Campbell Soup Co. on Tuesday raised the earnings outlook for its fiscal year ending next summer, after benefiting in its first quarter from higher prices for products and gains in supply-chain efficiency.

That news helped push Campbell's shares to a 3.09 percent gain on the New York Stock Exchange, where it closed at $51.33, up $1.54, near a 52-week high of $51.67 in September.

The Camden company, whose brands include V8 and Pepperidge Farm, also warned, however, that sales in fiscal 2016 are expected to be flat to down 1 percent, in part because of the negative impact of foreign-currency translation.

In the first quarter, core sales were flat. Including the impact of currency translation from Campbell's operations in Australia, China, and elsewhere, sales were down 2.3 percent, to $2.2 billion from $2.25 billion in the comparable period last year.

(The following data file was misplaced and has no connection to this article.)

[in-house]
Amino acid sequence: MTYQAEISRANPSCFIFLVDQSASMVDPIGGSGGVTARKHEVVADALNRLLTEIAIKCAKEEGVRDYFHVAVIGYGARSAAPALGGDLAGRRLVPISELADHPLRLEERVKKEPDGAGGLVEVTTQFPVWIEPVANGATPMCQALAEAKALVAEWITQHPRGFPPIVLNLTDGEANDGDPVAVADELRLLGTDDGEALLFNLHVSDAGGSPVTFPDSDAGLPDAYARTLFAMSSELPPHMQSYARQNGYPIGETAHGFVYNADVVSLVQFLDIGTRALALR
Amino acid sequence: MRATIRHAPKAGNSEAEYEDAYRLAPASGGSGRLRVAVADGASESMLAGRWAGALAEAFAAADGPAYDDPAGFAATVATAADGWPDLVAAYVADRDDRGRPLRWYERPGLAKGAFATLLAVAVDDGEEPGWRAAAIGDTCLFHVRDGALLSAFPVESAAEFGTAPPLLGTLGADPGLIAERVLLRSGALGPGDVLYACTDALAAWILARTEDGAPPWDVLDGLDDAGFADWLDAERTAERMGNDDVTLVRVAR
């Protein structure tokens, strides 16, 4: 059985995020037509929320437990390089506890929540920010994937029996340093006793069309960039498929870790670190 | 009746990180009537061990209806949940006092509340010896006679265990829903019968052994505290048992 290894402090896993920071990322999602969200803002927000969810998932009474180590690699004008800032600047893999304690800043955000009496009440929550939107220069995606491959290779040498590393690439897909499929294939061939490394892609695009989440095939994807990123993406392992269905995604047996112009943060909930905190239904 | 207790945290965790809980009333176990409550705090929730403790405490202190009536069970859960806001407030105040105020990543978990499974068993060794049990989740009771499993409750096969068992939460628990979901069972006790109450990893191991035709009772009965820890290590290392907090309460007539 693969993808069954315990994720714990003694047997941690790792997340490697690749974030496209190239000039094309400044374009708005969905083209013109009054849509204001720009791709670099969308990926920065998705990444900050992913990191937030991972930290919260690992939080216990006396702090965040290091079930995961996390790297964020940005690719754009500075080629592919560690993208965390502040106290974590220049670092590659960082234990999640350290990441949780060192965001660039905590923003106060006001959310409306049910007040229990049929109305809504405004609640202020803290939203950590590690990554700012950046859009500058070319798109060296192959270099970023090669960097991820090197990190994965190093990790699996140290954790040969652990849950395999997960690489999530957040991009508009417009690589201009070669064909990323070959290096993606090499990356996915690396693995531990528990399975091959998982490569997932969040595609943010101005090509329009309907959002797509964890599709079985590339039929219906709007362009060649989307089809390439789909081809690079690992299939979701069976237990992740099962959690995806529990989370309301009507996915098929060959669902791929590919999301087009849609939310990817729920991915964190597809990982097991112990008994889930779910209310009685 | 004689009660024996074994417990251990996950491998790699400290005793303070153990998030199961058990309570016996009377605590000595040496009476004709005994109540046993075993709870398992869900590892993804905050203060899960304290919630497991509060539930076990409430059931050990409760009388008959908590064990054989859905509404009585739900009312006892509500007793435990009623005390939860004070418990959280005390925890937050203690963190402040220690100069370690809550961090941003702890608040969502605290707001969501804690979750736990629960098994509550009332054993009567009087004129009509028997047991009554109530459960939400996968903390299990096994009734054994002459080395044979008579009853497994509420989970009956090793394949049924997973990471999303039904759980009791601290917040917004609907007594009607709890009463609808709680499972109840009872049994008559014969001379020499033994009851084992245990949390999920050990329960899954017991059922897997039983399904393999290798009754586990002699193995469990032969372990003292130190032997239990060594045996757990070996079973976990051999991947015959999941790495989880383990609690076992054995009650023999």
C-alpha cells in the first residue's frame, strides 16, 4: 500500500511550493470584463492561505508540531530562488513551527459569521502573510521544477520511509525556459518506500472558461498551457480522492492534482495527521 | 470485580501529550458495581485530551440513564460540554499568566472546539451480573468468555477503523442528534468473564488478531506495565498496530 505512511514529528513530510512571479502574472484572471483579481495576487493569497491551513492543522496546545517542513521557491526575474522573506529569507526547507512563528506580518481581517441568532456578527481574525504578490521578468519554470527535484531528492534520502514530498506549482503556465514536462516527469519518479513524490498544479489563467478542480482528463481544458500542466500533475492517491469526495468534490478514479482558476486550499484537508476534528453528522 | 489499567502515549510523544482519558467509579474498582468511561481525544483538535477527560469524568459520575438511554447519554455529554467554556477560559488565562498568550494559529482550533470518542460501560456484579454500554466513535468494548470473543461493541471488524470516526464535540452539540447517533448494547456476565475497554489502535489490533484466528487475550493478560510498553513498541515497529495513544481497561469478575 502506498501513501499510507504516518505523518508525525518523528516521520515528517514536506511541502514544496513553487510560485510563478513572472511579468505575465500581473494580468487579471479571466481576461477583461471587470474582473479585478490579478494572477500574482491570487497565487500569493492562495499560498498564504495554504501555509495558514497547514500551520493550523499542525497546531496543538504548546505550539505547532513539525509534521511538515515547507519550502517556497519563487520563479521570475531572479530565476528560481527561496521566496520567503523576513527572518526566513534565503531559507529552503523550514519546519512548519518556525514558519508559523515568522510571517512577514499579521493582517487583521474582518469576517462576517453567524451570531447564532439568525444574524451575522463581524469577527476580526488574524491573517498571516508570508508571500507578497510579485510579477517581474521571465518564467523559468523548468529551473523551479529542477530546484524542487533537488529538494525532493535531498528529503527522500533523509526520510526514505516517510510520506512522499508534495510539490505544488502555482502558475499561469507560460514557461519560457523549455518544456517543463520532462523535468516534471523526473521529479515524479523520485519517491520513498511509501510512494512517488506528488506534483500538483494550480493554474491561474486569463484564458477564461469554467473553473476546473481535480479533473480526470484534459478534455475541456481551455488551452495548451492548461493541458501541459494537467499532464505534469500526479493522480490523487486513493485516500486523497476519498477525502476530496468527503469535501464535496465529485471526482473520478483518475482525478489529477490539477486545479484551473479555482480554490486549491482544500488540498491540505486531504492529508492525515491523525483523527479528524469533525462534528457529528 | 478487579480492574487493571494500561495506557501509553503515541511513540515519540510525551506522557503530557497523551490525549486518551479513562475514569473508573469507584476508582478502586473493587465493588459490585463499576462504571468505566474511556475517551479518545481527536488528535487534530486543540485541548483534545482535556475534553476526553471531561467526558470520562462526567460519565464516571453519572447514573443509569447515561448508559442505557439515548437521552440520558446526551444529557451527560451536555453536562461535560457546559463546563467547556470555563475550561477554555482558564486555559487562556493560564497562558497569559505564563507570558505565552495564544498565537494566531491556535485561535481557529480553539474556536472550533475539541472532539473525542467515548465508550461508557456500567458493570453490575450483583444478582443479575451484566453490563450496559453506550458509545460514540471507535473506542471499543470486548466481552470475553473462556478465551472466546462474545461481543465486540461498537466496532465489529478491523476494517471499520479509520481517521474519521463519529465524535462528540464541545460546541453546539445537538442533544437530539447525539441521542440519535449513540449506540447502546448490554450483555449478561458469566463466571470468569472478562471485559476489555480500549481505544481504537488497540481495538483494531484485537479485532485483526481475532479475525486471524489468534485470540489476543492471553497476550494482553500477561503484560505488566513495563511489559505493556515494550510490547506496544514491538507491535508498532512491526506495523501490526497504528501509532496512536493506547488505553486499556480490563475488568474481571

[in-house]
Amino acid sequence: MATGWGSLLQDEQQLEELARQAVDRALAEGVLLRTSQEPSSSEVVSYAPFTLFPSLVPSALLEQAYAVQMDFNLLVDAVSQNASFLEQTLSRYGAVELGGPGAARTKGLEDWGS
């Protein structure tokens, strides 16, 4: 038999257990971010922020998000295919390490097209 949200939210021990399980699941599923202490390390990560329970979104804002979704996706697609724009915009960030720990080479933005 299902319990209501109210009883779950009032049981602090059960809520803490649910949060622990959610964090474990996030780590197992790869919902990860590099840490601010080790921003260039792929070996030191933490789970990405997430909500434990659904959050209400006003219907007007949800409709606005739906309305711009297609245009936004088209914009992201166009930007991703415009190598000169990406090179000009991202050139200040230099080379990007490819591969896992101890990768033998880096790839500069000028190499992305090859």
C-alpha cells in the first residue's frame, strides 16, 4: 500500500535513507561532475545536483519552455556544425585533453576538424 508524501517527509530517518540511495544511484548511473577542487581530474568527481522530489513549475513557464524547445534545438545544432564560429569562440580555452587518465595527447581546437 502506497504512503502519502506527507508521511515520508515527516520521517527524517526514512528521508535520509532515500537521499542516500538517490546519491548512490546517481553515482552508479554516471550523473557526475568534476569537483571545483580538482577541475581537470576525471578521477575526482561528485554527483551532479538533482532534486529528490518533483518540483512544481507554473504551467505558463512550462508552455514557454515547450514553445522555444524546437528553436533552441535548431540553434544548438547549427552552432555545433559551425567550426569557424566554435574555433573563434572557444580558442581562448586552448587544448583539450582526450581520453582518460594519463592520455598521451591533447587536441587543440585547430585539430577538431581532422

Campbell's chief executive, Denise Morrison, said that she was pleased sales excluding the gain from an acquisition were comparable to strong results last year, but that "we recognize that we have more work ahead to improve our growth trajectory."

U.S. consumers continue to face challenging economic conditions, and developing markets such as China, which Campbell has targeted as a growth market, are also facing "macro-economic challenges," Morrison told analysts on a conference call.

The company's Bolthouse Farms operation, the centerpiece of an effort to increase Campbell's presence in the market for foods that are fresher than its traditional canned and jarred products, was hurt by a slowdown in demand for carrot concentrate in Japan, she said.

For years, Campbell has faced the issue of deriving the bulk of its earnings from slow-growing soups, sauces, and juices. That division accounted for 59 percent of sales in the first quarter, but 73 percent of its operating earnings.

By contrast, Campbell Fresh, which includes Bolthouse and the recently purchased Garden Fresh Gourmet salsa producer, accounted for 11 percent of sales and just 4 percent of earnings.

Campbell's original adjusted earnings-per-share forecast was in the range of $2.53 to $2.58. The new range is $2.75 to $2.83, with 6 to 9 cents per share coming from improved performance, the company said.

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